The weirdest thing happened late Tuesday night as I snowboarded with my friend Vera at Mt. Holly. I was all hopped up after coming home from Steamboat Springs combined with watching a lot of Olympic snowboarding.
As I carved down a run, I saw a roller and took a lot of speed into it. A thought flashed in my mind of doing a spin off it from my heel side. Before I could fully process the thought (i.e. Is that safe? Should I be doing that? What if I wipe out?) my body had already made the decision and spun itself in the air, sticking the landing.
At the bottom of the run, I excitedly told Vera I had done an unexpected 180 off the roller. She told me, “No, you did a 360!”
I’ve never had this experience before where, honestly, my body overrode my brain and sent it into autopilot, forcing me to do something. It was indescribable.
The rest of the night I popped off rollers, taking airs and remembering my freestyle/16-year-old snowboarding self.
Maybe it’s time to let up on the carves and start focusing on the spins. 🙂 🏂
I used the same soda bread recipe I made last week and added what the Internet claims is the best ratio of sugar to cinnamon (1/4 cup sugar to 1 teaspoon of cinnamon).
I had to add more buttermilk due to the additional dry ingredients. The dough was a lot softer than last time because of the sugar I assume.
It turned out and smells great! We’ll see how it tastes over coffee tomorrow 🙂
It turned out really well and was a hit at work!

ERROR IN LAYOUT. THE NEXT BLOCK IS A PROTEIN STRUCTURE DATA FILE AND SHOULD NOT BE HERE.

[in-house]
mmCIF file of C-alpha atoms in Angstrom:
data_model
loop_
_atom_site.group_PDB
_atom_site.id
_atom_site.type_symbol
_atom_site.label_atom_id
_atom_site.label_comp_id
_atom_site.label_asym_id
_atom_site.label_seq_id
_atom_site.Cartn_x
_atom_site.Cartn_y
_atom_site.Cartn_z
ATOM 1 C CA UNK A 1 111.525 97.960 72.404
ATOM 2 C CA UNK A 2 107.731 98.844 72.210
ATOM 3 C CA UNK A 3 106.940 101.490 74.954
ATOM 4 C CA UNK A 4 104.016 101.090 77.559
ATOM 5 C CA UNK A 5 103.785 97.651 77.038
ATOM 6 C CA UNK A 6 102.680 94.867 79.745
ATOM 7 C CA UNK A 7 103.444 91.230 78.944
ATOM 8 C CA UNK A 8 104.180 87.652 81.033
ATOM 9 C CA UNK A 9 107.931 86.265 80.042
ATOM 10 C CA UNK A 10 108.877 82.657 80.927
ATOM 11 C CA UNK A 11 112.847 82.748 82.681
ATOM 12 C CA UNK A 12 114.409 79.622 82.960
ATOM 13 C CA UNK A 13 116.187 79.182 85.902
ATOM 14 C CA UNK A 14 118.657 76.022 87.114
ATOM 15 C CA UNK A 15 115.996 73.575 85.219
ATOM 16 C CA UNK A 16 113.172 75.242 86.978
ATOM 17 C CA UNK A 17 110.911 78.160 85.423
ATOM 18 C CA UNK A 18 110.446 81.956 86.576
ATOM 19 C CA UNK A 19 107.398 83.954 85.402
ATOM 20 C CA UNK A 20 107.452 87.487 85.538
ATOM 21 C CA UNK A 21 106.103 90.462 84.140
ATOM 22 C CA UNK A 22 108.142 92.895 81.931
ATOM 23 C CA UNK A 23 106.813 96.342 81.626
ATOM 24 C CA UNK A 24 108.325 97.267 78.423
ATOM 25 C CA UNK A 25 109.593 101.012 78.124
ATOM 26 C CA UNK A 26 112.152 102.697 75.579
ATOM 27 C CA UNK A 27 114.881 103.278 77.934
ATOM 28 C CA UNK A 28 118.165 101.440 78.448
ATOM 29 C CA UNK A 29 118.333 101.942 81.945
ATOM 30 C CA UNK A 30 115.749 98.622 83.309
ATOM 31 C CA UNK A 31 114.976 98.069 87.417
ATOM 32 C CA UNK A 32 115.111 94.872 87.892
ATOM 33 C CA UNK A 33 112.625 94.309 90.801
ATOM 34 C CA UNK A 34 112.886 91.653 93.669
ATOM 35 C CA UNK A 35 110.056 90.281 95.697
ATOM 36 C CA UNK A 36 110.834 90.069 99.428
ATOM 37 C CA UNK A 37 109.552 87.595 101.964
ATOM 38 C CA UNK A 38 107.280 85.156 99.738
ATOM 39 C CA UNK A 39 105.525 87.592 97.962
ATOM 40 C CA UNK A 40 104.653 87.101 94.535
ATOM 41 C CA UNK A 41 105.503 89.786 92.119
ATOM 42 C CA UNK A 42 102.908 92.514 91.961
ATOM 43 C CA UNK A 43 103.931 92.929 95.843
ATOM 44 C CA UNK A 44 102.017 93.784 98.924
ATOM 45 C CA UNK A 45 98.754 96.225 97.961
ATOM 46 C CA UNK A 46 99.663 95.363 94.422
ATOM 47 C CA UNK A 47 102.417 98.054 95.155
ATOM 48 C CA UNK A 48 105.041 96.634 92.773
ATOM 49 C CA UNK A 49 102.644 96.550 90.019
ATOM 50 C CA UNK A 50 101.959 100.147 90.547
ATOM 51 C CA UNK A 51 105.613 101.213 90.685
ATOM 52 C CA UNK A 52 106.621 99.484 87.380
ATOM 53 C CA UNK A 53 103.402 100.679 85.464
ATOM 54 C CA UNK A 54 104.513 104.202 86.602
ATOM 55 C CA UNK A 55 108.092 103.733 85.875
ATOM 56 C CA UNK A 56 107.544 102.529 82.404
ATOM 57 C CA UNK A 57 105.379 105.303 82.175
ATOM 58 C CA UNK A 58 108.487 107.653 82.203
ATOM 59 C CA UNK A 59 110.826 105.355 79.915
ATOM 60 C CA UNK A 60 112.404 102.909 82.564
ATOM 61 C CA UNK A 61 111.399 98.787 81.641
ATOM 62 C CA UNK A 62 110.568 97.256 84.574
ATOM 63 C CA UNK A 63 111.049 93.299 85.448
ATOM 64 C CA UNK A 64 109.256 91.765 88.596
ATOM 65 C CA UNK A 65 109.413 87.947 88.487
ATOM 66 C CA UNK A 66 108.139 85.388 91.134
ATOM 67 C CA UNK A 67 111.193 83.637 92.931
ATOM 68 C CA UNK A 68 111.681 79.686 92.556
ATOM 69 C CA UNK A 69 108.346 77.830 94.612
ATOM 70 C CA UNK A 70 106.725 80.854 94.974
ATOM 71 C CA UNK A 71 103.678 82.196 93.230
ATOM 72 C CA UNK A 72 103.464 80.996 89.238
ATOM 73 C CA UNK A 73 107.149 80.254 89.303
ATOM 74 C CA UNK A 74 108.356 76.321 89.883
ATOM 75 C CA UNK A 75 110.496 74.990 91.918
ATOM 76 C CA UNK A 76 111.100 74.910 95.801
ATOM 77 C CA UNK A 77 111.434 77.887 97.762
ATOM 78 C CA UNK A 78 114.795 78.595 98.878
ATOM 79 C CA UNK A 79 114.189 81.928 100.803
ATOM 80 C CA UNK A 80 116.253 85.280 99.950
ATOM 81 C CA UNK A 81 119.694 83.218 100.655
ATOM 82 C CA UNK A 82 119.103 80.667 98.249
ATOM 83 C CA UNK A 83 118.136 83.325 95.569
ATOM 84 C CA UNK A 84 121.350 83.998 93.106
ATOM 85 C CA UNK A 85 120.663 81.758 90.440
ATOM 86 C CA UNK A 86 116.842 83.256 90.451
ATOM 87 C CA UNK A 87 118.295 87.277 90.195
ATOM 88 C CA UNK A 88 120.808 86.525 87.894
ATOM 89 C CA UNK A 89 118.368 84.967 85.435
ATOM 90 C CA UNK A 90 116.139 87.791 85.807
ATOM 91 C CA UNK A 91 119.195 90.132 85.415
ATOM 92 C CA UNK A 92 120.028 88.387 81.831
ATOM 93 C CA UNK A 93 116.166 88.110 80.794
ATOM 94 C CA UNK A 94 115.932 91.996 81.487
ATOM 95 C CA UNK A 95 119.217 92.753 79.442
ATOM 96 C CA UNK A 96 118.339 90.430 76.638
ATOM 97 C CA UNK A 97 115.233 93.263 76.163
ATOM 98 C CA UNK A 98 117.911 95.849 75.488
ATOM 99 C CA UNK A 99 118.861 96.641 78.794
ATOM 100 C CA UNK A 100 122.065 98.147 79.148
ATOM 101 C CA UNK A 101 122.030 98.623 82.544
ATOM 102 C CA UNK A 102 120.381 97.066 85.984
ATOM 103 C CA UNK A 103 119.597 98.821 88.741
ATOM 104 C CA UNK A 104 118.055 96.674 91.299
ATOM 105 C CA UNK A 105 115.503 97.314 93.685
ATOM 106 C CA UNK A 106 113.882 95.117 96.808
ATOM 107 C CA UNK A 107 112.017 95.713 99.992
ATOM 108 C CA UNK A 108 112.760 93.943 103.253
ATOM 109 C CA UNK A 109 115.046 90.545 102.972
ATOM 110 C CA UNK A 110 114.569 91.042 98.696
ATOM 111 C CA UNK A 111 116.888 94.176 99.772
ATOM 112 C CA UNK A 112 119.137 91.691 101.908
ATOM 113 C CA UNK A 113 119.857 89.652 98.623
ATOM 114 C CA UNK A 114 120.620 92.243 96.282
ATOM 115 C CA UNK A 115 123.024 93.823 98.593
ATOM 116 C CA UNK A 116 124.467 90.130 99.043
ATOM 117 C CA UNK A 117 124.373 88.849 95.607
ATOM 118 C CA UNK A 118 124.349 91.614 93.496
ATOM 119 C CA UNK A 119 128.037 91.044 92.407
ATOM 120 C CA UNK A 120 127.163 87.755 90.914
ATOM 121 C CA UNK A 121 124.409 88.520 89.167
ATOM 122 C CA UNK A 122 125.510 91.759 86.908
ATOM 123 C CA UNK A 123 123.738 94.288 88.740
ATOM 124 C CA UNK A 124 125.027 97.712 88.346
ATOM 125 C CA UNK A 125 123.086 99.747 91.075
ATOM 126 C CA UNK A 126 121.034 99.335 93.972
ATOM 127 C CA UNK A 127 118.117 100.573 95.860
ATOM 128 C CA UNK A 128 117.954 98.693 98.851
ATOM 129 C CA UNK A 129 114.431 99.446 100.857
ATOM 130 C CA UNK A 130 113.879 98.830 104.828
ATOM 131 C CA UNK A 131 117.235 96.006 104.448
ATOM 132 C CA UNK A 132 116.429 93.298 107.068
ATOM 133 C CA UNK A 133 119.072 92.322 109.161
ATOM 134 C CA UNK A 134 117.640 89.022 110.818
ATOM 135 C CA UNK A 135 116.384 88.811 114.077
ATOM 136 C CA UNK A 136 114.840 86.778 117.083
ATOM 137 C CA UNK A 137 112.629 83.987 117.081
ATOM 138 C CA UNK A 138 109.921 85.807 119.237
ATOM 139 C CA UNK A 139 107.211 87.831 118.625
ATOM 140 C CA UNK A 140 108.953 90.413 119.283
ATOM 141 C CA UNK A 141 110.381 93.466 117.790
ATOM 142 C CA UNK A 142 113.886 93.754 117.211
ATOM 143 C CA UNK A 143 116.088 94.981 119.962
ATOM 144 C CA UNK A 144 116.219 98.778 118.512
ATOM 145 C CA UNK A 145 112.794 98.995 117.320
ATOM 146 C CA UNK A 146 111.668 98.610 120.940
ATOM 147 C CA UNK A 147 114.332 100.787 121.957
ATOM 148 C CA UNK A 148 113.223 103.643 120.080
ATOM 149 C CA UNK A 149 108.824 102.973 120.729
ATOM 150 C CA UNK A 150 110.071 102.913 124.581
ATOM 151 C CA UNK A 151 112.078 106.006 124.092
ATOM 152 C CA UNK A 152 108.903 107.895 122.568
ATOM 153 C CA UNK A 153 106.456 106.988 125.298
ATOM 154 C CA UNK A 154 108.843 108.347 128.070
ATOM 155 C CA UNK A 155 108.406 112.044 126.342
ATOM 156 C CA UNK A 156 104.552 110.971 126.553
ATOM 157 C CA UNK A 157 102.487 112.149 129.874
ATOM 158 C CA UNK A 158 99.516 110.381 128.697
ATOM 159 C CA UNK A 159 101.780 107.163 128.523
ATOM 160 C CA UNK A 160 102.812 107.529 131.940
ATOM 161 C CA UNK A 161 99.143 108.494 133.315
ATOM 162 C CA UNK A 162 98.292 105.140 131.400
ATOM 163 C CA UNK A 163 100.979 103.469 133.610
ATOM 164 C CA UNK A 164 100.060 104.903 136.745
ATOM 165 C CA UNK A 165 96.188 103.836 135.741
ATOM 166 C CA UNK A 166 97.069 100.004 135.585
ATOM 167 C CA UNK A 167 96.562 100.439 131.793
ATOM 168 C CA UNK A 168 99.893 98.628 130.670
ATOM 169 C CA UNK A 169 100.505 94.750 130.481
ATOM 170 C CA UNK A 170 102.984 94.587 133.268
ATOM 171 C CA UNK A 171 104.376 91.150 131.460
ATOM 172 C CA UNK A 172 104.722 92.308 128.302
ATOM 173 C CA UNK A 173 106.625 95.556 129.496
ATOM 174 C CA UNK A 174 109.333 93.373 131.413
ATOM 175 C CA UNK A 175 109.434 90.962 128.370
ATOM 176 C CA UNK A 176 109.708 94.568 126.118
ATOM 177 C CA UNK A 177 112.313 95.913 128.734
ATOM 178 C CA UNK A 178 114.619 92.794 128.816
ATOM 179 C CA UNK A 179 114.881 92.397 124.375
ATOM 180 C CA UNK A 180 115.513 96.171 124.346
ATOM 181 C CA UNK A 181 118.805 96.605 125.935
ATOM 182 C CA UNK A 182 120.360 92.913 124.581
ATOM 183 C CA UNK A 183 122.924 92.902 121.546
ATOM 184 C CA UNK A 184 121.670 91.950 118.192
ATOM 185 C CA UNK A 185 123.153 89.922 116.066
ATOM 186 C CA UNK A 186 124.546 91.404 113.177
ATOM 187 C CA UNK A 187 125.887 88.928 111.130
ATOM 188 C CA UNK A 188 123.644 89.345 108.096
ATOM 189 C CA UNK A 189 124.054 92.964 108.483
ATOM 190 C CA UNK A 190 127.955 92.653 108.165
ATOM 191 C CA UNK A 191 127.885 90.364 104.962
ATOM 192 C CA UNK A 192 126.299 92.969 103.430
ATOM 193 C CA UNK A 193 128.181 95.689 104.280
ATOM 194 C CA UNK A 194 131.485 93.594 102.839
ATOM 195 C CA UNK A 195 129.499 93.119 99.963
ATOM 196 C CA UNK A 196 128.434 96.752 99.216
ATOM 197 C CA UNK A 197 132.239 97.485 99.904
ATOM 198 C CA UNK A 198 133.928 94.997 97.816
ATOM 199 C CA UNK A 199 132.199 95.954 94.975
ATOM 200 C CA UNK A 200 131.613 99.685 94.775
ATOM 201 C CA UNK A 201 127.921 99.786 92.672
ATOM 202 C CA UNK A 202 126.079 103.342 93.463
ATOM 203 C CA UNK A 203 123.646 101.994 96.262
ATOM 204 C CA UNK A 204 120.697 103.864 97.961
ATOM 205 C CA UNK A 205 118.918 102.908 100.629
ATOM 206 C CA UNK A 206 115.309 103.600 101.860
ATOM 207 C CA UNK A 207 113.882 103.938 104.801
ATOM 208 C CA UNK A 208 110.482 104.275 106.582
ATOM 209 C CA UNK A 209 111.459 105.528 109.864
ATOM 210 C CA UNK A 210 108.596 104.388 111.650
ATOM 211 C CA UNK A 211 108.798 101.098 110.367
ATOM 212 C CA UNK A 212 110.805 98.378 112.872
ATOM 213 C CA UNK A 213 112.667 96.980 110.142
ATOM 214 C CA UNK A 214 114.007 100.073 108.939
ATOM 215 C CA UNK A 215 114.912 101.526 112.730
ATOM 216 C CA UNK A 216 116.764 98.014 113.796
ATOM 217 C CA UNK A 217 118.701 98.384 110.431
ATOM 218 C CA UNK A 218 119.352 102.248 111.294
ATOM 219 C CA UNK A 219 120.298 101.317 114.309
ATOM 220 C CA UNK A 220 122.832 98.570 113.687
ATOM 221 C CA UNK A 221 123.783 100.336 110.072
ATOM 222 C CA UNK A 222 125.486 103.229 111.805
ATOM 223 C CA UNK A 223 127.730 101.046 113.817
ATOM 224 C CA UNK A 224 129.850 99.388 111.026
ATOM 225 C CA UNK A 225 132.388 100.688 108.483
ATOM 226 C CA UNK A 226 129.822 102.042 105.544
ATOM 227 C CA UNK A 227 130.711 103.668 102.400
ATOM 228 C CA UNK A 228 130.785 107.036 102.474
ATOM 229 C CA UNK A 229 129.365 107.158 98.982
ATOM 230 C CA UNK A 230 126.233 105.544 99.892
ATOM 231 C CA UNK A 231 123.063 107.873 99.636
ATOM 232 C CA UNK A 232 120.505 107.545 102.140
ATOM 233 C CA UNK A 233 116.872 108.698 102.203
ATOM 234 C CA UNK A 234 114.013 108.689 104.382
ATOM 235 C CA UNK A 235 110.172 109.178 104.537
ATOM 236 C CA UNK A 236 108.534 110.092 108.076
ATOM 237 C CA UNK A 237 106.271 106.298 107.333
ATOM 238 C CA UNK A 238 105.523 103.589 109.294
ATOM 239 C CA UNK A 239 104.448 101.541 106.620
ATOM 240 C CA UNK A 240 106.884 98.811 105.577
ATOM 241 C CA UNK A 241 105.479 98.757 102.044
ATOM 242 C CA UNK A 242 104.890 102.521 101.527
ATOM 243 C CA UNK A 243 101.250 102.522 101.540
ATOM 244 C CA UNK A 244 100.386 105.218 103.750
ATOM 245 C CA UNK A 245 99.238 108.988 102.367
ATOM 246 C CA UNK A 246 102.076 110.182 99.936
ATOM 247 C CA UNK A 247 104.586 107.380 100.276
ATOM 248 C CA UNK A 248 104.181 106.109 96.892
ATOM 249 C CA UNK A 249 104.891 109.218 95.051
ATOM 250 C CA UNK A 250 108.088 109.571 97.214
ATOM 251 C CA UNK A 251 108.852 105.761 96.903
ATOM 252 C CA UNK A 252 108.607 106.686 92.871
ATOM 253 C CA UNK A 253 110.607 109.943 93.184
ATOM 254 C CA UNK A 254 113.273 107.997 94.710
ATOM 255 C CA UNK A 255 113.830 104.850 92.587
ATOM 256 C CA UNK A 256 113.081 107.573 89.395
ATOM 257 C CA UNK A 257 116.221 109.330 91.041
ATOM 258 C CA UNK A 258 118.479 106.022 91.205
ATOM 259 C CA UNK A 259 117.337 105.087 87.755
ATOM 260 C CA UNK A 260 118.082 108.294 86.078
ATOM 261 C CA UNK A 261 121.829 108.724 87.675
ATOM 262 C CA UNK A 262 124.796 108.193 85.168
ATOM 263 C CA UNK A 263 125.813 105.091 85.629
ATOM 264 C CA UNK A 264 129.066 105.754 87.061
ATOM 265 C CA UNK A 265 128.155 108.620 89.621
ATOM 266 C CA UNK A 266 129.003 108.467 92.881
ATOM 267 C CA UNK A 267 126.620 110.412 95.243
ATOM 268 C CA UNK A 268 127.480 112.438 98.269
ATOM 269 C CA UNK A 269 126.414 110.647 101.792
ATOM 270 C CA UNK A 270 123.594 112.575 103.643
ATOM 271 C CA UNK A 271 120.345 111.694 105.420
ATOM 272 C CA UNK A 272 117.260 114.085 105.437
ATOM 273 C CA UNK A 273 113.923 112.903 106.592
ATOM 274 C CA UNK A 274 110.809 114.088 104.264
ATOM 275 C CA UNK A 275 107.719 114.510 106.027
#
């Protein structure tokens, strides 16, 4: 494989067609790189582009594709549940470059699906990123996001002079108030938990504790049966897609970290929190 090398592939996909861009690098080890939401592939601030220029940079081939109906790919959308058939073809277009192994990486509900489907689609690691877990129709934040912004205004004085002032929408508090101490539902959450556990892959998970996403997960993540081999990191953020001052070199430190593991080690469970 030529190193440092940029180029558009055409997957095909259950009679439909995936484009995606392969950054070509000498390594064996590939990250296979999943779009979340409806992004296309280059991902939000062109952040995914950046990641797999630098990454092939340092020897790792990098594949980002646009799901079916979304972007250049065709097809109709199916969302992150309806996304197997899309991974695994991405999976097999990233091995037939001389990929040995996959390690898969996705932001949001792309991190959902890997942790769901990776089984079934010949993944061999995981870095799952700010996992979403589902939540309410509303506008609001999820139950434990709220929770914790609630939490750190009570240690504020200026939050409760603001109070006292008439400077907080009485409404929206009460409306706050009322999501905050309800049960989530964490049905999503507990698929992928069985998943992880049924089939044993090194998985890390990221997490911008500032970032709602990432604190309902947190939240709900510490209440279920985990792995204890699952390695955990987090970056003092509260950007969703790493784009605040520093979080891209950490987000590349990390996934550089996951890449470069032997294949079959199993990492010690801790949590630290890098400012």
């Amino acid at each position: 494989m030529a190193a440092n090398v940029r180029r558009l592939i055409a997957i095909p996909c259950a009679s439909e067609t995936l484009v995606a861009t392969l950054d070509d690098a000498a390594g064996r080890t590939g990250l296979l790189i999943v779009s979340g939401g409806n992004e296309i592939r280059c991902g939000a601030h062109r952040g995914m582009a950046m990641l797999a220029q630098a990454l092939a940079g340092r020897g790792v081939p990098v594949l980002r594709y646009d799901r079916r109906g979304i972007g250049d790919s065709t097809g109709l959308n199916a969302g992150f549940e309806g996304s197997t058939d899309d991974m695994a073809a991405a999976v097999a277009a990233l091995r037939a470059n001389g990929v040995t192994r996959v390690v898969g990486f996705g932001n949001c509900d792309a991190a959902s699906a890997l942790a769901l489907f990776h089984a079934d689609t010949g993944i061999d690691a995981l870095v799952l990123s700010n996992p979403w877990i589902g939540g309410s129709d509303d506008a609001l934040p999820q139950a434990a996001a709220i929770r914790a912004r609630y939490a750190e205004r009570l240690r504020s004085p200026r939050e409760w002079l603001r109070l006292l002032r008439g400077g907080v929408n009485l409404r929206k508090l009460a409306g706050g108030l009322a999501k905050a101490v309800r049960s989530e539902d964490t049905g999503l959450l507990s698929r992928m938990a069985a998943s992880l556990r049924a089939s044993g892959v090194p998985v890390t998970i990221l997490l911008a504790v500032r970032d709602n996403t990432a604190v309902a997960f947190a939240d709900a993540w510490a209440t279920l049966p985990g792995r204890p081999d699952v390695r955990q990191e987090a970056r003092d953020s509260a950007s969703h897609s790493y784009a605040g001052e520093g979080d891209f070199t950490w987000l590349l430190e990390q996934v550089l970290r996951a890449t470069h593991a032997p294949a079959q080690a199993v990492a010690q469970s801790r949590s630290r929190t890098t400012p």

The sweetness and cinnamon hinted through, making it a nice breakfast loaf. The consistency was kind of between bread and cake which was nice.
I had a lot of people pass my cube with compliments, partially filled mouths, and slices in their hands. It’s a keeper!
Michael’s Cinnamon-Sugar Soda Bread
375g all-purpose flour
125g whole wheat flour
1/4 cup sugar
1 tsp cinnamon
1 tsp baking soda
About 14 oz buttermilk (I haven’t hammered this out yet. The sugar and cinnamon I added need more milk to balance them).
Powdered sugar for dusting.
Combine and mix dry ingredients. Mix in 1/2 buttermilk and combine with a spoon. Add remaining buttermilk and combine with hand. Tip out on a floured surface and knead lightly by folding it over itself (trying to get more air into it). Work quickly. Shape into a dome. Cut into quarters, all the way through.
Place on a baking sheet lined with parchment and bake for 40 minutes at 375 Fahrenheit or until internal temperature is 200 Fahrenheit. Remove to a cooling rack. Dust the four edges with powdered sugar.
The end of the snowboarding season always reminds me of the way you feel the day after Christmas as a kid. You know it’s over and even though people tell you it’ll be back next year, it doesn’t make you feel any better. I’ll get over it in a few weeks when the weather warms up and I remember all the awesome things you can do in the summer.
Getting better at my switch riding: I really pushed myself this year to get on my uncomfortable edge and make it more home-like. My muscle memory improved a lot and it’s really fascinating how much more aware I am of my movements when I’m switch. In some movements, I almost feel like I have better coordination than my regular side which makes me wonder… should I have been a goofy rider all along? I rode goofy on a skateboard before I started snowboarding, but for some reason I went regular on a board and learned that way.
More progress on my regular carving: I didn’t make tons of improvement here, but I did incorporate a frontside grab while riding my heel side, a la Ryan Knapton (below).
Finding out where my skills stand: I decided to buy a group lesson at Breck this year because I felt like I had plateaued and I needed some help breaking through. The goal was to work on my carving on bumpy black terrain.